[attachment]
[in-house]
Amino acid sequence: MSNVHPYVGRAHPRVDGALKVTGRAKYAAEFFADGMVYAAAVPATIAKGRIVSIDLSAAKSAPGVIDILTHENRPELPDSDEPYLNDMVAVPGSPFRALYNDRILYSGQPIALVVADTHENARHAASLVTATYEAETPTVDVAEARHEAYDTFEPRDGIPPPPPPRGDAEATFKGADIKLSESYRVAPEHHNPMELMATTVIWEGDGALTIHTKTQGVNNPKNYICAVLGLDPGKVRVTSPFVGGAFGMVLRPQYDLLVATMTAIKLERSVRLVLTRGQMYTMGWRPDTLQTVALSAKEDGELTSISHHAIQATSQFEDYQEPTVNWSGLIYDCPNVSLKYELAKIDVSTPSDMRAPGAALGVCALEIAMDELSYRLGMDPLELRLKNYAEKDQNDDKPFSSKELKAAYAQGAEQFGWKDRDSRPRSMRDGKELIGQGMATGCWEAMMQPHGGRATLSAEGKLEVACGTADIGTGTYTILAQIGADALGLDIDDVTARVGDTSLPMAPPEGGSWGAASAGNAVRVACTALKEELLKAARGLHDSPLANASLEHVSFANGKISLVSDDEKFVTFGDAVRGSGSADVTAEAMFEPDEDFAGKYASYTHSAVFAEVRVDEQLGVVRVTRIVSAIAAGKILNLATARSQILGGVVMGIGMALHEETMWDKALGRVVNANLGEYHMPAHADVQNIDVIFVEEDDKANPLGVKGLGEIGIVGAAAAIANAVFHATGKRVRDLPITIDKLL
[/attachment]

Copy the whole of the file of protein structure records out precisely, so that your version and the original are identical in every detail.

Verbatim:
[in-house]
Amino acid sequence: MSNVHPYVGRAHPRVDGALKVTGRAKYAAEFFADGMVYAAAVPATIAKGRIVSIDLSAAKSAPGVIDILTHENRPELPDSDEPYLNDMVAVPGSPFRALYNDRILYSGQPIALVVADTHENARHAASLVTATYEAETPTVDVAEARHEAYDTFEPRDGIPPPPPPRGDAEATFKGADIKLSESYRVAPEHHNPMELMATTVIWEGDGALTIHTKTQGVNNPKNYICAVLGLDPGKVRVTSPFVGGAFGMVLRPQYDLLVATMTAIKLERSVRLVLTRGQMYTMGWRPDTLQTVALSAKEDGELTSISHHAIQATSQFEDYQEPTVNWSGLIYDCPNVSLKYELAKIDVSTPSDMRAPGAALGVCALEIAMDELSYRLGMDPLELRLKNYAEKDQNDDKPFSSKELKAAYAQGAEQFGWKDRDSRPRSMRDGKELIGQGMATGCWEAMMQPHGGRATLSAEGKLEVACGTADIGTGTYTILAQIGADALGLDIDDVTARVGDTSLPMAPPEGGSWGAASAGNAVRVACTALKEELLKAARGLHDSPLANASLEHVSFANGKISLVSDDEKFVTFGDAVRGSGSADVTAEAMFEPDEDFAGKYASYTHSAVFAEVRVDEQLGVVRVTRIVSAIAAGKILNLATARSQILGGVVMGIGMALHEETMWDKALGRVVNANLGEYHMPAHADVQNIDVIFVEEDDKANPLGVKGLGEIGIVGAAAAIANAVFHATGKRVRDLPITIDKLL